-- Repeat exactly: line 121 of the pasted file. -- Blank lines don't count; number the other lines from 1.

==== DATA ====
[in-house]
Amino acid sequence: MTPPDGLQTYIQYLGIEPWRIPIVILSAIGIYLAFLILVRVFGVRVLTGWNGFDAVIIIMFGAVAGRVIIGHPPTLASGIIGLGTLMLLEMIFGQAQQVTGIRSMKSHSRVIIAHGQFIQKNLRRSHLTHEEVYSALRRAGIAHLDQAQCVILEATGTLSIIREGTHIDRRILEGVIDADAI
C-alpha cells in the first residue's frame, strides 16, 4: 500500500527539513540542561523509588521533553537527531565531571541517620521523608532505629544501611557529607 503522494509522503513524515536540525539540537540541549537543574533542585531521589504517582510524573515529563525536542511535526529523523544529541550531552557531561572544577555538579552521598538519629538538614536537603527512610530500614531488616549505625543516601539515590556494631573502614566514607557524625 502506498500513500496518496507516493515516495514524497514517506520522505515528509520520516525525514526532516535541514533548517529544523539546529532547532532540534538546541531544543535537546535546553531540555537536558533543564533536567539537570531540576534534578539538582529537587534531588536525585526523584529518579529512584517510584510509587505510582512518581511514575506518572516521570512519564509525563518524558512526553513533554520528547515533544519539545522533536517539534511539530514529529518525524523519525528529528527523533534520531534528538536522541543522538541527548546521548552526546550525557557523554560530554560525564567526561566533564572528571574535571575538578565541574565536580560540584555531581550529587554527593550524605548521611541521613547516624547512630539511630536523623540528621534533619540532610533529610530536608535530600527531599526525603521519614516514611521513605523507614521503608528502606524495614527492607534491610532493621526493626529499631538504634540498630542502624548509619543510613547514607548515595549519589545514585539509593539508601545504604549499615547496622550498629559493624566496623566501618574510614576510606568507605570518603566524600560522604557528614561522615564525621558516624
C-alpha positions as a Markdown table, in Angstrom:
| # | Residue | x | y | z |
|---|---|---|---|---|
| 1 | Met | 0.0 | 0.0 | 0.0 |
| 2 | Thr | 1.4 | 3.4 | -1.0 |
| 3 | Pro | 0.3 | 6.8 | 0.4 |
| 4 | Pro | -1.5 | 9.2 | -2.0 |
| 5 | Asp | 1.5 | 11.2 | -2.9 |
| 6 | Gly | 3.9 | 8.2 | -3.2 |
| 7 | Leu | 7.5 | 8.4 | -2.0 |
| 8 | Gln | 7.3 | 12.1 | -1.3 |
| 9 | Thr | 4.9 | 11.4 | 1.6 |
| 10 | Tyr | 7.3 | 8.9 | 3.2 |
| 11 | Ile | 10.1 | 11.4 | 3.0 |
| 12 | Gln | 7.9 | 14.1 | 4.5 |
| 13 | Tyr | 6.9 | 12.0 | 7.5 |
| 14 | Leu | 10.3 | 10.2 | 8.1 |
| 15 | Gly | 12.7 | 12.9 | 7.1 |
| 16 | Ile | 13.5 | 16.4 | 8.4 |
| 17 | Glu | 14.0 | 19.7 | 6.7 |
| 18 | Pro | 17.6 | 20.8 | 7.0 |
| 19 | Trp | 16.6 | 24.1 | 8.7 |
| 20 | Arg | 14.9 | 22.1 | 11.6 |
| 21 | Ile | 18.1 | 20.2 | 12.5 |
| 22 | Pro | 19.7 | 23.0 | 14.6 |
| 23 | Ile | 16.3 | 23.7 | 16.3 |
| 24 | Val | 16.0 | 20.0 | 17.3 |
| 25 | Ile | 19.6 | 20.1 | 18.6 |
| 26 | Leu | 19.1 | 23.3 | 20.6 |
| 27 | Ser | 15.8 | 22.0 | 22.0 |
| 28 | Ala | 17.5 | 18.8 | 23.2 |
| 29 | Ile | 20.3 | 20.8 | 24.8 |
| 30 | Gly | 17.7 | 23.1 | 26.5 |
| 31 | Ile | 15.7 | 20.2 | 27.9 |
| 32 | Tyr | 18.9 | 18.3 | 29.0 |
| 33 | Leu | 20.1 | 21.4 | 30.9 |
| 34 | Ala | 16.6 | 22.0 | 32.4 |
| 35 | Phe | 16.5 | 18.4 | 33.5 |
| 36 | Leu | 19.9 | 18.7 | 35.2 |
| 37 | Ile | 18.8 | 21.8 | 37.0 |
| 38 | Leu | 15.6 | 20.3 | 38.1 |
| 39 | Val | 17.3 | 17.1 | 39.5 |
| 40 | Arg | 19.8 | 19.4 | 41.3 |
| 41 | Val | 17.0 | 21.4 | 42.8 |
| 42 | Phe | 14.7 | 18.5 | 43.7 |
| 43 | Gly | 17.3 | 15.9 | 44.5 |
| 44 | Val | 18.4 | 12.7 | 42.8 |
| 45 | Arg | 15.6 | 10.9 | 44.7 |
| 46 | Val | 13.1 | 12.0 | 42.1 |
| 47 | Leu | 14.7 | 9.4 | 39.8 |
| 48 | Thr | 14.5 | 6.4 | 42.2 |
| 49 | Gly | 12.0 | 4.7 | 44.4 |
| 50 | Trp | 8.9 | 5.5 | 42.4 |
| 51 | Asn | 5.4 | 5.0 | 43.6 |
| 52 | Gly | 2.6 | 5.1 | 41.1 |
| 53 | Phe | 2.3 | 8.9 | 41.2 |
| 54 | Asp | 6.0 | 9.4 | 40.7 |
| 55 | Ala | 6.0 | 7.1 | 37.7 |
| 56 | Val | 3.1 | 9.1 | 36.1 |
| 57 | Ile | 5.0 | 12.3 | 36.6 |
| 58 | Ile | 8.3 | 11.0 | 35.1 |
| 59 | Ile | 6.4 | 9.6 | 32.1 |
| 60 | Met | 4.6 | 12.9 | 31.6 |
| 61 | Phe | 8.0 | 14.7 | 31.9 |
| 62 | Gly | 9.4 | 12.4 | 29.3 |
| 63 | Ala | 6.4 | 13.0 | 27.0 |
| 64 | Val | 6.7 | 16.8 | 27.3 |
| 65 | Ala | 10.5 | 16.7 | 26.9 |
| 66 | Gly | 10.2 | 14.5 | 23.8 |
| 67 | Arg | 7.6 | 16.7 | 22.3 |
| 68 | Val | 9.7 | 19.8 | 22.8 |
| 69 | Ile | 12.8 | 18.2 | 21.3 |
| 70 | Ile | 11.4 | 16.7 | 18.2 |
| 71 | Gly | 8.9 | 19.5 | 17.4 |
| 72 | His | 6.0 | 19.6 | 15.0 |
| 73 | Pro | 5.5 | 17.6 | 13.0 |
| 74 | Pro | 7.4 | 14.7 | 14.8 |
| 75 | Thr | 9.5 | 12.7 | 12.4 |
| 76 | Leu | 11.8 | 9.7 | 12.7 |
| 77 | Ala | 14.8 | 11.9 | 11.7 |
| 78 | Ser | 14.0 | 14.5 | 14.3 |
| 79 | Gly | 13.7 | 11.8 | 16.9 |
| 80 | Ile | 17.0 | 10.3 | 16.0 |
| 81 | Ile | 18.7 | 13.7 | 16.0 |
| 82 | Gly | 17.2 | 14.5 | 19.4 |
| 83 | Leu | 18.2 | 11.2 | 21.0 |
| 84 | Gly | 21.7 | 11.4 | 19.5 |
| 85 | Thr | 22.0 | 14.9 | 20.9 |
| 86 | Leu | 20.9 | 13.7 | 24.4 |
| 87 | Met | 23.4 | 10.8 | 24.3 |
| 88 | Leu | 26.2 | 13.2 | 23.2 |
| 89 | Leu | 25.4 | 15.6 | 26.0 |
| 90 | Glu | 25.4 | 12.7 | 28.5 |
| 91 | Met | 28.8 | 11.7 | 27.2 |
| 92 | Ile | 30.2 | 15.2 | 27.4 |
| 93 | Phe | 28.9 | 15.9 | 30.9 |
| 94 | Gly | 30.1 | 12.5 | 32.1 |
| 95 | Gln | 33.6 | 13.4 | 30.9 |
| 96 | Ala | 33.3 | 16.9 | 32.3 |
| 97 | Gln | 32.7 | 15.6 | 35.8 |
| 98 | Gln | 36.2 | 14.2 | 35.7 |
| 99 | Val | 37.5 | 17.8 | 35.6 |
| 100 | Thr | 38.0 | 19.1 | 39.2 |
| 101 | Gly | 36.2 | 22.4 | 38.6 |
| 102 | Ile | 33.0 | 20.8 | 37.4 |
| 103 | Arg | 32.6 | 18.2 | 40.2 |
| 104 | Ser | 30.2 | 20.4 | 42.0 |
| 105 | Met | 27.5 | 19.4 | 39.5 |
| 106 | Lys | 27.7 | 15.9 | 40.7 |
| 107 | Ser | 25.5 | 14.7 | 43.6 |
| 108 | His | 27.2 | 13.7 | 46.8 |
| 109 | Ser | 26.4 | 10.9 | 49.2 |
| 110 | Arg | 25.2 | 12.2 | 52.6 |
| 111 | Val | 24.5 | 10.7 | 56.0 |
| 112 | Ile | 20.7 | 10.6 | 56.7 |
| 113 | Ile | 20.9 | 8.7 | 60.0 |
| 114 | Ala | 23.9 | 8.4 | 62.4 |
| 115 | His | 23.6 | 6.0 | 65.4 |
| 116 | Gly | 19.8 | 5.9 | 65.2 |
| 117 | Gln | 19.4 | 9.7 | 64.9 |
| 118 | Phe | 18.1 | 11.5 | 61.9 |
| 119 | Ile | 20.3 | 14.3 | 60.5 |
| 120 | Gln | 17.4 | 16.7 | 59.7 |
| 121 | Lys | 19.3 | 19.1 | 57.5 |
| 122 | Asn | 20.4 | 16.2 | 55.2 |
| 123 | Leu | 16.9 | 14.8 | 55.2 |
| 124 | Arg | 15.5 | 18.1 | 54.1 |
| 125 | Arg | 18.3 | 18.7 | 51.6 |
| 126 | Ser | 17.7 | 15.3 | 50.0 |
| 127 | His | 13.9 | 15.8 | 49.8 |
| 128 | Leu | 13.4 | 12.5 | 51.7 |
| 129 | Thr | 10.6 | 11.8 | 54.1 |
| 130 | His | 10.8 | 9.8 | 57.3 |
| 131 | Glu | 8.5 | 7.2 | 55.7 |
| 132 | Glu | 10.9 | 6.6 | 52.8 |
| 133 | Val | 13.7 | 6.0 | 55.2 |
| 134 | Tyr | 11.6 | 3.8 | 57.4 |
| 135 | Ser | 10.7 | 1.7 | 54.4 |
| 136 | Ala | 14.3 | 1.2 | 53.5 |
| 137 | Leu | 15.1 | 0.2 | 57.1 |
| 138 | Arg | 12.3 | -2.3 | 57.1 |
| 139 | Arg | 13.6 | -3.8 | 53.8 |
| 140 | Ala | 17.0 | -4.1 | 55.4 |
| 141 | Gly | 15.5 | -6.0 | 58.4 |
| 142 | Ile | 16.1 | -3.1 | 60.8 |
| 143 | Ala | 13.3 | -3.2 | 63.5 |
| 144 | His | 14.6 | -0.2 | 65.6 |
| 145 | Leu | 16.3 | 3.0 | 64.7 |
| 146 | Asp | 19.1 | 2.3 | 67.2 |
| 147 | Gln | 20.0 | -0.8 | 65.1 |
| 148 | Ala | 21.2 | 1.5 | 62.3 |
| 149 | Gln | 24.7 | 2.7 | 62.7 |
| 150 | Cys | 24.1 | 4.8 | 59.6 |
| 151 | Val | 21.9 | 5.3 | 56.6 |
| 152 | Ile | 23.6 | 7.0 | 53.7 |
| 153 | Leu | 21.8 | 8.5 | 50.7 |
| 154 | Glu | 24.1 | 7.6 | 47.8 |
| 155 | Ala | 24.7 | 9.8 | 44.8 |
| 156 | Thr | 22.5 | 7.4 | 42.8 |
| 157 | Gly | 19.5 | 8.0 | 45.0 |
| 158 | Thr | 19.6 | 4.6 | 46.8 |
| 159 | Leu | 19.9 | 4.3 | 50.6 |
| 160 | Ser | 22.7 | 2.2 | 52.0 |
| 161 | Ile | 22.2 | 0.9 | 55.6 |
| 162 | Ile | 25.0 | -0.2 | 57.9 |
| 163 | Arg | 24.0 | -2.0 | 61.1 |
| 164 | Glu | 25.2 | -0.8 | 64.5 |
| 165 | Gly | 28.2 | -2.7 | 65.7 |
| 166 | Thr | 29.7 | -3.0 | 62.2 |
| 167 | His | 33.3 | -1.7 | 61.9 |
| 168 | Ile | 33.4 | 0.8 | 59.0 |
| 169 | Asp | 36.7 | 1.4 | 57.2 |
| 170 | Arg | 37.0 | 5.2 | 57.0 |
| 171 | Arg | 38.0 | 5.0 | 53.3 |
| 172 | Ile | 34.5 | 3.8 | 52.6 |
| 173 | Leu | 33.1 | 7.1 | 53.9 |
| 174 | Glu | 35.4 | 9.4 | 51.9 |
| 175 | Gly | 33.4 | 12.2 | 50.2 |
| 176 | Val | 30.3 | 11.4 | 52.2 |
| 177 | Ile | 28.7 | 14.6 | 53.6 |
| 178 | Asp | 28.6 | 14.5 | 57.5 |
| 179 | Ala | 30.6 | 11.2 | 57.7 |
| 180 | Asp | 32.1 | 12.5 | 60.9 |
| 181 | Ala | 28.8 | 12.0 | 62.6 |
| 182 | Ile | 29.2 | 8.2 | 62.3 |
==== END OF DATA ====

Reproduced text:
| 115 | His | 23.6 | 6.0 | 65.4 |